For the next several hours, his job was something like that of an orchestra conductor. He juggled staffs in three high-tech studios, each working on a different part of the ad.

The commercial took shape in a computer graphics room known as the “paint box.” McCarthy’s instructions to Jane Hutchins, the “paint-box artist,” were simple: “I just said give me a nice background.” Hutchins’ desk looks like it’s part airplane cockpit and part sketch pad. When she works, she watches a brightly colored video screen to see the scribbles she makes by drawing with an electronic pen on her desktop.

The computer work took about three hours. On top of a powdery, magenta background, Hutchins added snapshots of the candidates and words from the script. Out of necessity, the ad was structurally simple. There were no moving pictures. Only words, still pictures and sound.


“I wanted to keep the commercial simple, that was my point,” said Huffington adviser Carlos Rodriguez. “We weren’t going to win any creative awards here. If you can get creative and effective, that’s great. But I’ll go for just effective anytime.”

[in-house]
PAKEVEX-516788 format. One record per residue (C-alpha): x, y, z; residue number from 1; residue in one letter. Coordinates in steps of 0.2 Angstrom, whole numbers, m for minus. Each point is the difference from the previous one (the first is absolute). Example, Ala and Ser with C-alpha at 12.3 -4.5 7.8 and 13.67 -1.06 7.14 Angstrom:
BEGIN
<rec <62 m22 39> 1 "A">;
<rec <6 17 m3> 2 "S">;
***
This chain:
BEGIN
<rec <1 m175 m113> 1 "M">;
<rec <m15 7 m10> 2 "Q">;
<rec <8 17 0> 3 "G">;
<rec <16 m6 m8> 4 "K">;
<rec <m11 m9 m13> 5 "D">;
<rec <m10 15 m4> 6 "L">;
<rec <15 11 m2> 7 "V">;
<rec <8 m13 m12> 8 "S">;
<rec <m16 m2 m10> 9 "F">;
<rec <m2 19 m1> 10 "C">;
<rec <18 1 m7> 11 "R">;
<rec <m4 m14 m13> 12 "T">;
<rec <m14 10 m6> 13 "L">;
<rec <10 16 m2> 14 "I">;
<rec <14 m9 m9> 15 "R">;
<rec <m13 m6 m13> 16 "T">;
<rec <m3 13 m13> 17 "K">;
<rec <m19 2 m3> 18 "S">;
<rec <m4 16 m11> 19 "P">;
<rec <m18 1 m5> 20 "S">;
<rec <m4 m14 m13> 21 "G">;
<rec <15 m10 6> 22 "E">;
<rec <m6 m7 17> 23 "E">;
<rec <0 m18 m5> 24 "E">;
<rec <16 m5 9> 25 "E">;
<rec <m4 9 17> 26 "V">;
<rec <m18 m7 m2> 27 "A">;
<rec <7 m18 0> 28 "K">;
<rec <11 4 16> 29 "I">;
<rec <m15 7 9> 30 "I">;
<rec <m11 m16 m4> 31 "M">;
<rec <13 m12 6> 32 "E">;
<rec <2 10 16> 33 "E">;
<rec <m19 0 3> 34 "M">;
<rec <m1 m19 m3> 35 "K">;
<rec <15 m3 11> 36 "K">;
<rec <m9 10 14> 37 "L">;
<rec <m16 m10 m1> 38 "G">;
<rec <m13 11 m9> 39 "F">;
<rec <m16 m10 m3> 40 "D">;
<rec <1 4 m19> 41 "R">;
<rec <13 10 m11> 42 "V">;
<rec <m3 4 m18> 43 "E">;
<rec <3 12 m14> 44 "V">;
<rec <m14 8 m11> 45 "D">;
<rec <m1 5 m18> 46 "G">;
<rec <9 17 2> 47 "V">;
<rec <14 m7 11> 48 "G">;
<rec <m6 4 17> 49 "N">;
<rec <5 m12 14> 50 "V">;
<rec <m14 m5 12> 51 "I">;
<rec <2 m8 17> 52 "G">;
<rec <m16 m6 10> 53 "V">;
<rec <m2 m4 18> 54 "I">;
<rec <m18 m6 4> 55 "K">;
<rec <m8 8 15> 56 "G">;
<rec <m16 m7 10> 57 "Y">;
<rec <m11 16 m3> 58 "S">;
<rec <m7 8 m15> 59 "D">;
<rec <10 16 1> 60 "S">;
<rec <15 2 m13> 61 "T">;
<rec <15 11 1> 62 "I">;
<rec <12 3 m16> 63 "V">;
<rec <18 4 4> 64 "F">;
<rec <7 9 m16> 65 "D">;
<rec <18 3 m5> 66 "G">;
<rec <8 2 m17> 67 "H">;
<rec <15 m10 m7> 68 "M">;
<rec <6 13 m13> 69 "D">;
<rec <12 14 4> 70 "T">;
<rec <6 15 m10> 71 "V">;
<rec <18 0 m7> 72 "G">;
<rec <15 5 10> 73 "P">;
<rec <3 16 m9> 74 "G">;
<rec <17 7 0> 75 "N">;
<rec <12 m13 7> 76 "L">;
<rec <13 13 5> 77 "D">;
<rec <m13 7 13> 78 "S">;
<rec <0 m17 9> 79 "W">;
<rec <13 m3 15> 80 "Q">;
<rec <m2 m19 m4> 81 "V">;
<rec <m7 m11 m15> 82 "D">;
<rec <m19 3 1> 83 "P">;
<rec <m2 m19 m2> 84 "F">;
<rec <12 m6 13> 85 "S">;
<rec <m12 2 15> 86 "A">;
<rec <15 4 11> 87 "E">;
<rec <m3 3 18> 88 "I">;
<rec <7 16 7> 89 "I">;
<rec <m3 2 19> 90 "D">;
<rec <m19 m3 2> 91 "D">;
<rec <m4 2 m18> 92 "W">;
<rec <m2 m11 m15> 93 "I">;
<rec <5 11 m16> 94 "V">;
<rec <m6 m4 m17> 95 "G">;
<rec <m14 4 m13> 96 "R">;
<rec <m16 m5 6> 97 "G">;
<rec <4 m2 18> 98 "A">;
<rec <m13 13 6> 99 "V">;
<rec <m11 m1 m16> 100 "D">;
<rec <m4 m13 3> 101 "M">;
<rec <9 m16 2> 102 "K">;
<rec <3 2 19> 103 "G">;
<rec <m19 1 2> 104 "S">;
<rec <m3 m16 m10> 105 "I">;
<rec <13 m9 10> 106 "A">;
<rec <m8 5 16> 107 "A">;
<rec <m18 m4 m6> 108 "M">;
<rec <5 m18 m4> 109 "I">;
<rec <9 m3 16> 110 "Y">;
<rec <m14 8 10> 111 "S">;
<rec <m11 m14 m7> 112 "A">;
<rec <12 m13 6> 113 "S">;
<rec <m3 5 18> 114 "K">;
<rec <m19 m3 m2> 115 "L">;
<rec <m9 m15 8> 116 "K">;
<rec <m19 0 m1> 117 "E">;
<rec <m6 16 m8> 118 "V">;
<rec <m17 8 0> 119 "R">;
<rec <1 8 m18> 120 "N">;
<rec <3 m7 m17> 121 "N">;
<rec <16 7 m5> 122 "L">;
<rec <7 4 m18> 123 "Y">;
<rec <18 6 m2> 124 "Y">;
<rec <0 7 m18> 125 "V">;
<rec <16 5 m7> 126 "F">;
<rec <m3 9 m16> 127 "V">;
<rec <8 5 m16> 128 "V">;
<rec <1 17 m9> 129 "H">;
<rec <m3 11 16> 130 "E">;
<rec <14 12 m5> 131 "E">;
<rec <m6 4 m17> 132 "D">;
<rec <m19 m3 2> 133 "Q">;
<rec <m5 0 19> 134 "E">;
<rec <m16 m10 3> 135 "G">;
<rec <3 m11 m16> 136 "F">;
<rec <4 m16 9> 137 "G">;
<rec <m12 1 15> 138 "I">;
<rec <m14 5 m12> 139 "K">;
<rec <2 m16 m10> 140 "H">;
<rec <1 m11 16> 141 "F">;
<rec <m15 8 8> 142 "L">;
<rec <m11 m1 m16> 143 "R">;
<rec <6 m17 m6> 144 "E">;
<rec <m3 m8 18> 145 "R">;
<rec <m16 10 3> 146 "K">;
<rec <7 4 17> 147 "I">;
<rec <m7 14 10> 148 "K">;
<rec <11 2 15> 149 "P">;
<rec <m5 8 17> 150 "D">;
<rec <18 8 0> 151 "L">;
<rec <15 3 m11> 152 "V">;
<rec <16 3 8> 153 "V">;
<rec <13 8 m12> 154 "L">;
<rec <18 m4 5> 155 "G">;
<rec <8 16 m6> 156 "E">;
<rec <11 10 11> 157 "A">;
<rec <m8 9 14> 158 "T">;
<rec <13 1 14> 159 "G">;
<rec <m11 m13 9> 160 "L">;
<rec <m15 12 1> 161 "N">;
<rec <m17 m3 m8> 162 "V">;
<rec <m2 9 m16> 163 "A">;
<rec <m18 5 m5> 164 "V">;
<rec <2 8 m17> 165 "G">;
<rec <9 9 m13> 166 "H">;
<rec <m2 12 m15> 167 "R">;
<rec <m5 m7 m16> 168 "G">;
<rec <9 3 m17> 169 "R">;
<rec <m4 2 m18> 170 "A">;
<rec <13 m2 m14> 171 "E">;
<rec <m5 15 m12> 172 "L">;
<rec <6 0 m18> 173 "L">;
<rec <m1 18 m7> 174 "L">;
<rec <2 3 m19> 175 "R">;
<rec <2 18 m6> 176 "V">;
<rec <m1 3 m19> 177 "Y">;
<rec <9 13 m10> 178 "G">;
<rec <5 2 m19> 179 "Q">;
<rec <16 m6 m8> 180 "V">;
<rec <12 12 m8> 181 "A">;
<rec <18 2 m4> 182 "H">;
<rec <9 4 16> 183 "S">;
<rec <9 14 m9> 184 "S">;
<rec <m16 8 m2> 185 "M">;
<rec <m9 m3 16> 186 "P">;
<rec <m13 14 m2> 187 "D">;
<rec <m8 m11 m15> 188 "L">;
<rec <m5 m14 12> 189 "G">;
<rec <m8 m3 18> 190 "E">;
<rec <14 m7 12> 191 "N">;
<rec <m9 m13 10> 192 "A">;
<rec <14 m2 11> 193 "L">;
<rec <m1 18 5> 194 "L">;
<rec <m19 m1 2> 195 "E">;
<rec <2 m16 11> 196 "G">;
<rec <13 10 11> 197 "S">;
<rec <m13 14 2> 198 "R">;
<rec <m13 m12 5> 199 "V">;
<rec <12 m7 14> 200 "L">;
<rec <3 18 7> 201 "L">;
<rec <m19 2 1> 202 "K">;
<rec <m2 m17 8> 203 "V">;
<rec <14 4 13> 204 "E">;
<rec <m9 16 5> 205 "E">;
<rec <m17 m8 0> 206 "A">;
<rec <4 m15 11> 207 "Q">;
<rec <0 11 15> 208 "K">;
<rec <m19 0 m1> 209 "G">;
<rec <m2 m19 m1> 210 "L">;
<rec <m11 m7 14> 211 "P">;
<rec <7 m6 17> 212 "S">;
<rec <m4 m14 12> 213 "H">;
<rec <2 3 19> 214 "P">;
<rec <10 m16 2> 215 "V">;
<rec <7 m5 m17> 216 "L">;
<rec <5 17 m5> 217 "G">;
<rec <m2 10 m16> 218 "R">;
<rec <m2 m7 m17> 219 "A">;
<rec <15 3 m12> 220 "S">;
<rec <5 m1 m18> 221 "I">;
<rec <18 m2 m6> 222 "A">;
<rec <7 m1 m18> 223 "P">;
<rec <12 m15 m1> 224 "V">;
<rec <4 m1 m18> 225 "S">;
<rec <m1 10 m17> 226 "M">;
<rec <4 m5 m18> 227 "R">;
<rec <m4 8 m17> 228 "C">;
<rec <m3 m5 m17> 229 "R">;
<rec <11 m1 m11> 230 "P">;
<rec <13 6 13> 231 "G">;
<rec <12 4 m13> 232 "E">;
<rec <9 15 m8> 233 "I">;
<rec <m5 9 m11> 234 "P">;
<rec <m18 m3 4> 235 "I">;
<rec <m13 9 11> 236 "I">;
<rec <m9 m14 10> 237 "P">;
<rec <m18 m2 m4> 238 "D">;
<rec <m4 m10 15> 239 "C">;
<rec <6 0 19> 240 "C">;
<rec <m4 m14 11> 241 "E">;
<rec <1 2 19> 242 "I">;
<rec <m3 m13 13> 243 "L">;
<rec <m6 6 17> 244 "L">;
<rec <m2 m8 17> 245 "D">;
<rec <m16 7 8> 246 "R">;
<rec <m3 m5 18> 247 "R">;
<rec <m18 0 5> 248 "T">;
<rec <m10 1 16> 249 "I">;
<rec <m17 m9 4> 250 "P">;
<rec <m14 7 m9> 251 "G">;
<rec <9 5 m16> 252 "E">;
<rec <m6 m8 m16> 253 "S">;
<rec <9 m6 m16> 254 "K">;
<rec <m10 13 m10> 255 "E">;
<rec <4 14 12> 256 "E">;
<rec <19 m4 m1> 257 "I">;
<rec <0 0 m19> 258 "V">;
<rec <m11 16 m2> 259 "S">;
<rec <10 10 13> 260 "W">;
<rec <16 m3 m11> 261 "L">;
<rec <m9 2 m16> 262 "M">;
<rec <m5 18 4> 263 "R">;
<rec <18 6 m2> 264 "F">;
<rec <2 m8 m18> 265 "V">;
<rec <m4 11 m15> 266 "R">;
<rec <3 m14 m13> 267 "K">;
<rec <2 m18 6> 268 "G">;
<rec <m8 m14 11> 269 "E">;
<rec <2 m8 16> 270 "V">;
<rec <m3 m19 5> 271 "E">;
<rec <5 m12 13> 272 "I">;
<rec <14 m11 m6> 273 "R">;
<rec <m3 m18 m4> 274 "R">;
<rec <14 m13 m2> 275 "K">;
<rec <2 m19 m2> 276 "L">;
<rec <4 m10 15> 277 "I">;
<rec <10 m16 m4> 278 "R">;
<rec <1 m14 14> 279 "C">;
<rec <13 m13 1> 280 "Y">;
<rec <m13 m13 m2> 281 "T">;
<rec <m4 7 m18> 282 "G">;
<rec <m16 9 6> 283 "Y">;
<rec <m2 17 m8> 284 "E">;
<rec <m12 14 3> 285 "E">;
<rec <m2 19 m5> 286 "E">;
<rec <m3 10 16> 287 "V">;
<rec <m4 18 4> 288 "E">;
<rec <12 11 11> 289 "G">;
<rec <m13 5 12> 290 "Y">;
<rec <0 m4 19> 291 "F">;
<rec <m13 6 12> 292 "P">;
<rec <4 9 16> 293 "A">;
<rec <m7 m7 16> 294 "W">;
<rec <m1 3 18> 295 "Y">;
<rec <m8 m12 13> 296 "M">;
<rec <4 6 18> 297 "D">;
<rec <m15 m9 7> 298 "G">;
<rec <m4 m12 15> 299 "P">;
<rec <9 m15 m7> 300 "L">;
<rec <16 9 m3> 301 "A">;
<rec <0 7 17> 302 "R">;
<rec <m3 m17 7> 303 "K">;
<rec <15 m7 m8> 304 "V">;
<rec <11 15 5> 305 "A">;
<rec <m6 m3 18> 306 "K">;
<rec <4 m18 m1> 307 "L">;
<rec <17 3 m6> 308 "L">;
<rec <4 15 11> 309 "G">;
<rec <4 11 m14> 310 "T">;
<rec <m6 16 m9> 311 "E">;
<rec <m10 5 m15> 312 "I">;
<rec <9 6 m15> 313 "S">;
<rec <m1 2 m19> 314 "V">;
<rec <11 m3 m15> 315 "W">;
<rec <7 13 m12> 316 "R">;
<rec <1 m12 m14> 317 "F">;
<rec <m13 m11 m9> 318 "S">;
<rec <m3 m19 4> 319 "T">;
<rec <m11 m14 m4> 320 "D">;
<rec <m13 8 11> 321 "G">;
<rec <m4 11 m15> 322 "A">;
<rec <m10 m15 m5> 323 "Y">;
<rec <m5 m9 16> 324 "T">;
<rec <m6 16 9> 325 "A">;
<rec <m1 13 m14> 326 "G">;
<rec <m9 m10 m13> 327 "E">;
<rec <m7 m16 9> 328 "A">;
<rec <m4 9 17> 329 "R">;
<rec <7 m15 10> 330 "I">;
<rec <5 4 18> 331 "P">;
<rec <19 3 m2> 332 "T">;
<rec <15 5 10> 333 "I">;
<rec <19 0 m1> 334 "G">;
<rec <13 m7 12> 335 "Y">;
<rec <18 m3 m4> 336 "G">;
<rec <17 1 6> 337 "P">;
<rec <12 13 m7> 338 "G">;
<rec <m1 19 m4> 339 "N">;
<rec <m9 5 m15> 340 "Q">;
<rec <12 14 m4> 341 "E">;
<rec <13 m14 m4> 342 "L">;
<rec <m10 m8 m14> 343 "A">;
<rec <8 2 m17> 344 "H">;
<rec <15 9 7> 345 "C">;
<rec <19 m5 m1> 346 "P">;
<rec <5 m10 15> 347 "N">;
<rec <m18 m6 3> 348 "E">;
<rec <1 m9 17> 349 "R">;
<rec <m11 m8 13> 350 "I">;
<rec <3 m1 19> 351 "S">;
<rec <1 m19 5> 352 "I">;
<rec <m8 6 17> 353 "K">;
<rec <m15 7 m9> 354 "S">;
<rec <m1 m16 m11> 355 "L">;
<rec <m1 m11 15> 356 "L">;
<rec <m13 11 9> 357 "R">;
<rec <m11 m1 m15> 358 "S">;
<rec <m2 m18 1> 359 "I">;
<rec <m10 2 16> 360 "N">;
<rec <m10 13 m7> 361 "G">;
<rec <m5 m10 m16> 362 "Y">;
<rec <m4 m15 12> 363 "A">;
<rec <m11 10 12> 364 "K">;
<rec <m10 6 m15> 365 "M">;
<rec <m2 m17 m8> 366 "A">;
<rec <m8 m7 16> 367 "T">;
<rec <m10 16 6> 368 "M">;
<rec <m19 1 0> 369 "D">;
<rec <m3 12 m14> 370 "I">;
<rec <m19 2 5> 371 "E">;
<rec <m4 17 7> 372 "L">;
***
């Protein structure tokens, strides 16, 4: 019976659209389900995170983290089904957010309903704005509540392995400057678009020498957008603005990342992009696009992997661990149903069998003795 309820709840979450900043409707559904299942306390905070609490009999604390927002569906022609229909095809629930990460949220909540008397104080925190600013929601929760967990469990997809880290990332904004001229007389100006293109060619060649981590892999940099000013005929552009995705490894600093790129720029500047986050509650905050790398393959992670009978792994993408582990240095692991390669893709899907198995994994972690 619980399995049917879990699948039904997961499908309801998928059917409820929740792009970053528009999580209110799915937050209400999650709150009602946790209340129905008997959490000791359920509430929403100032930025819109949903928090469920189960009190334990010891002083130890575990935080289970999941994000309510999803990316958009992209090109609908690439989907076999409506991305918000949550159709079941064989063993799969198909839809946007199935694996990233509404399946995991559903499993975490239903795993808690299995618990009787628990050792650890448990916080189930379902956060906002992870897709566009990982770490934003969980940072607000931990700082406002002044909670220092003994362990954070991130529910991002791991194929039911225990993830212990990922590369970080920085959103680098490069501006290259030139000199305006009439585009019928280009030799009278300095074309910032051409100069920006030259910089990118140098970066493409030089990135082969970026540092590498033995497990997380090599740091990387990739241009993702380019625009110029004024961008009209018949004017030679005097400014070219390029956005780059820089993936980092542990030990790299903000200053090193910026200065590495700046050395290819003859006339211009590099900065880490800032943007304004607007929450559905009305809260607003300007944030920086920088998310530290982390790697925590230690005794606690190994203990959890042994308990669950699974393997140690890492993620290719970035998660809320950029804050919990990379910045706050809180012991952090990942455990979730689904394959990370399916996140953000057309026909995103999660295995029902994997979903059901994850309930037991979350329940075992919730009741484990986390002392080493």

Nearby, but in another building, an announcer recorded the script on an audiotape that was carried to McCarthy’s studio.

All of the components were combined onto videotape in the editing studio, with McCarthy and his technicians. The editing process took about four hours. Shortly before midnight in Washington, the 30-second commercial was completed. McCarthy walked it up the street about two blocks to another studio, where it was transmitted to dubbing stations in Los Angeles and San Francisco.

Overnight, the dubbing stations made more than 40 copies. And by morning, they were delivered throughout California, some by messenger and some by campaign staff. Total cost of producing the ad: about $5,000.

The commercial denied Feinstein’s charge that Huffington avoided paying his California taxes. It went on to attack the Democrat, saying she, also a millionaire, had not paid federal taxes in some years.